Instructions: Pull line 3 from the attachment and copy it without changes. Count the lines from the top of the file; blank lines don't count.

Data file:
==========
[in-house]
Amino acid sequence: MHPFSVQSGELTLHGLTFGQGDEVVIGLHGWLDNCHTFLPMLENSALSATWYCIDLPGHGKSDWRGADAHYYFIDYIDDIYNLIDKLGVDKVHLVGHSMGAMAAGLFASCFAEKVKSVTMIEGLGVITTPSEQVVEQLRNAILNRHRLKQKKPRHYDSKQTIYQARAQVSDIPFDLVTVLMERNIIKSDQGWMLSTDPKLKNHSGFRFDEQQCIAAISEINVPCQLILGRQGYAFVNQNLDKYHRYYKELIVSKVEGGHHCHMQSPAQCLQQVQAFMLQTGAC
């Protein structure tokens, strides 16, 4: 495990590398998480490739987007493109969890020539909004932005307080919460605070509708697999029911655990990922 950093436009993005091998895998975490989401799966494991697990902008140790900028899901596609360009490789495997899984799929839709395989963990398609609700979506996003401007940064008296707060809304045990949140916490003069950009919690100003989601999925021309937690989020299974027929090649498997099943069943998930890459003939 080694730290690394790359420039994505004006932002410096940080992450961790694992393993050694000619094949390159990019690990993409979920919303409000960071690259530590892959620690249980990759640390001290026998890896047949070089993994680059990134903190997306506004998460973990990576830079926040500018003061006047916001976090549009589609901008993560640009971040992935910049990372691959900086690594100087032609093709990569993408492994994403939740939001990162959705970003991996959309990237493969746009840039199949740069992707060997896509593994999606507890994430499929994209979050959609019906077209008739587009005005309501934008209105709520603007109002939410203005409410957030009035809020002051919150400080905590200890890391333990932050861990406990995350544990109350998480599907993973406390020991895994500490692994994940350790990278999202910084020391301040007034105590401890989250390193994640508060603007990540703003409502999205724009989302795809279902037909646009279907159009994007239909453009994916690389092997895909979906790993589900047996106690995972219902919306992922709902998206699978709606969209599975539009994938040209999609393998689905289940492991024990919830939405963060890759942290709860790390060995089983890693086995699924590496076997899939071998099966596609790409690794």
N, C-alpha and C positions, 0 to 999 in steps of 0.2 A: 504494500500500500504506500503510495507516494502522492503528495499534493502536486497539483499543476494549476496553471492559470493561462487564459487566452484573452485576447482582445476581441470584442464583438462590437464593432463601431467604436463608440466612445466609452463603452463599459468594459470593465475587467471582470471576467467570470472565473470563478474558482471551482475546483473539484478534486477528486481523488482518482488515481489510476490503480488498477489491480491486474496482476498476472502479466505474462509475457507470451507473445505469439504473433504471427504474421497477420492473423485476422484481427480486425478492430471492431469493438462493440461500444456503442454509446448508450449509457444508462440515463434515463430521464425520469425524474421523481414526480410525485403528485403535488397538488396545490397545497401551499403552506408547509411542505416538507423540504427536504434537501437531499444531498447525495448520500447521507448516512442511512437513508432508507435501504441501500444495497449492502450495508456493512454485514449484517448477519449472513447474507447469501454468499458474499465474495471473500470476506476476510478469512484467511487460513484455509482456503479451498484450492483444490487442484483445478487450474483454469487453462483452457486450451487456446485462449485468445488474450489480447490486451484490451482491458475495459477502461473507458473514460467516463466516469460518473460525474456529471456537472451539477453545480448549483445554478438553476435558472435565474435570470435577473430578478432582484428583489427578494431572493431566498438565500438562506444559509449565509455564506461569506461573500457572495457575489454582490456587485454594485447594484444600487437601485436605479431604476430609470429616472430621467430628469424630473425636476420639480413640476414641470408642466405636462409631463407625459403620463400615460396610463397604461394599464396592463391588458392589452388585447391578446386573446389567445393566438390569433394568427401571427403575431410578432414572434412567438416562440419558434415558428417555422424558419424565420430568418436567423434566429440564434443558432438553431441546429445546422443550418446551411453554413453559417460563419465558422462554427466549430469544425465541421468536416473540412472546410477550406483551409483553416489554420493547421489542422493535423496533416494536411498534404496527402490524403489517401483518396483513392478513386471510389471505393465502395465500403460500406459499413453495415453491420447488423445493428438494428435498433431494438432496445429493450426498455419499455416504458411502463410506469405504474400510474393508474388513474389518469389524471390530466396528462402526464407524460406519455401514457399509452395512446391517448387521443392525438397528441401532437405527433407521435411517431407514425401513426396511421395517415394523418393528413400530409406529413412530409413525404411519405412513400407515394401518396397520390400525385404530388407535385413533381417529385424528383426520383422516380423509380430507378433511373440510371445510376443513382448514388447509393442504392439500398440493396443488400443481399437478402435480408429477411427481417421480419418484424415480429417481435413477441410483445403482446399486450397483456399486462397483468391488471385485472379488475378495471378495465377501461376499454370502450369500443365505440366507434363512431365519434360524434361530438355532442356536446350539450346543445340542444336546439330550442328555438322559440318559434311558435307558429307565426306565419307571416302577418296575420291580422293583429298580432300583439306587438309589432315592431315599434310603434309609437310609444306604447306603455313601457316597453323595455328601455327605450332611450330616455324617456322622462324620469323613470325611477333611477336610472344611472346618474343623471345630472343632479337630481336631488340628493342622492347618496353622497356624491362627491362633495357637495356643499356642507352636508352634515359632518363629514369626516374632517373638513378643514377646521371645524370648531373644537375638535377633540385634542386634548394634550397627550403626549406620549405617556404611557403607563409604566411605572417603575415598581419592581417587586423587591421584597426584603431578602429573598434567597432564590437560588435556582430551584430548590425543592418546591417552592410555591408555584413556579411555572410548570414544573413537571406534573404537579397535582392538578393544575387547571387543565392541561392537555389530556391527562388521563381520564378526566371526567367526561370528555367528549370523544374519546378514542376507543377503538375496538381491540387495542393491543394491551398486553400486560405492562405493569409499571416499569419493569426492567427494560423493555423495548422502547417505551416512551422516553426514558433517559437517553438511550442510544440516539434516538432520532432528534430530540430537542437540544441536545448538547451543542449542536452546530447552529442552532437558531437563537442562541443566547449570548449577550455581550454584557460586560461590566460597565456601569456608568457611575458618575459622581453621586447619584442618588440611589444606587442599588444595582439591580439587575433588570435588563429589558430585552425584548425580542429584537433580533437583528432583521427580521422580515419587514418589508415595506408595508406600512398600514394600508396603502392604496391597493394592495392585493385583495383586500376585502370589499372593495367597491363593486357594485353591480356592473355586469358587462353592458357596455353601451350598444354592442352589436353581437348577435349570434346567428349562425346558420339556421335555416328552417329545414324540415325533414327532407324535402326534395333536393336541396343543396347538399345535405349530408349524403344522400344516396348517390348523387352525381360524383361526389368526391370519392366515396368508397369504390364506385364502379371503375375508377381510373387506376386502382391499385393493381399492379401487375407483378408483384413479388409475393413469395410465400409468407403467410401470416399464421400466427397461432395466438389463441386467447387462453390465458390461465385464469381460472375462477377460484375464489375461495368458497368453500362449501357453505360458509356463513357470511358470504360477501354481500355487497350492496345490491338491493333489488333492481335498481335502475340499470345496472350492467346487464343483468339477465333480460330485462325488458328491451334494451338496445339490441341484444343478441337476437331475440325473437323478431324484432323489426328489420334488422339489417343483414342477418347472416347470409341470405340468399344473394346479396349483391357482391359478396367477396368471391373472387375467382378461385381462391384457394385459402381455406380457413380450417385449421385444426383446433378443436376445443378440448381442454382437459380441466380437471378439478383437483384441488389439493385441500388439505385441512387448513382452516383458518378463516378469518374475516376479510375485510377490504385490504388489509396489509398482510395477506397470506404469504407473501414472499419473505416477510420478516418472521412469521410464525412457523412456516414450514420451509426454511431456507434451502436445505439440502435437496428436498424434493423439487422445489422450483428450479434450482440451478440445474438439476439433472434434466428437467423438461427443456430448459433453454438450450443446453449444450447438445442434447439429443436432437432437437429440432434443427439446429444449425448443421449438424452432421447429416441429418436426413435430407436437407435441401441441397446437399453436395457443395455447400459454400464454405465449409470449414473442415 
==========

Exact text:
């Protein structure tokens, strides 16, 4: 495990590398998480490739987007493109969890020539909004932005307080919460605070509708697999029911655990990922 950093436009993005091998895998975490989401799966494991697990902008140790900028899901596609360009490789495997899984799929839709395989963990398609609700979506996003401007940064008296707060809304045990949140916490003069950009919690100003989601999925021309937690989020299974027929090649498997099943069943998930890459003939 080694730290690394790359420039994505004006932002410096940080992450961790694992393993050694000619094949390159990019690990993409979920919303409000960071690259530590892959620690249980990759640390001290026998890896047949070089993994680059990134903190997306506004998460973990990576830079926040500018003061006047916001976090549009589609901008993560640009971040992935910049990372691959900086690594100087032609093709990569993408492994994403939740939001990162959705970003991996959309990237493969746009840039199949740069992707060997896509593994999606507890994430499929994209979050959609019906077209008739587009005005309501934008209105709520603007109002939410203005409410957030009035809020002051919150400080905590200890890391333990932050861990406990995350544990109350998480599907993973406390020991895994500490692994994940350790990278999202910084020391301040007034105590401890989250390193994640508060603007990540703003409502999205724009989302795809279902037909646009279907159009994007239909453009994916690389092997895909979906790993589900047996106690995972219902919306992922709902998206699978709606969209599975539009994938040209999609393998689905289940492991024990919830939405963060890759942290709860790390060995089983890693086995699924590496076997899939071998099966596609790409690794």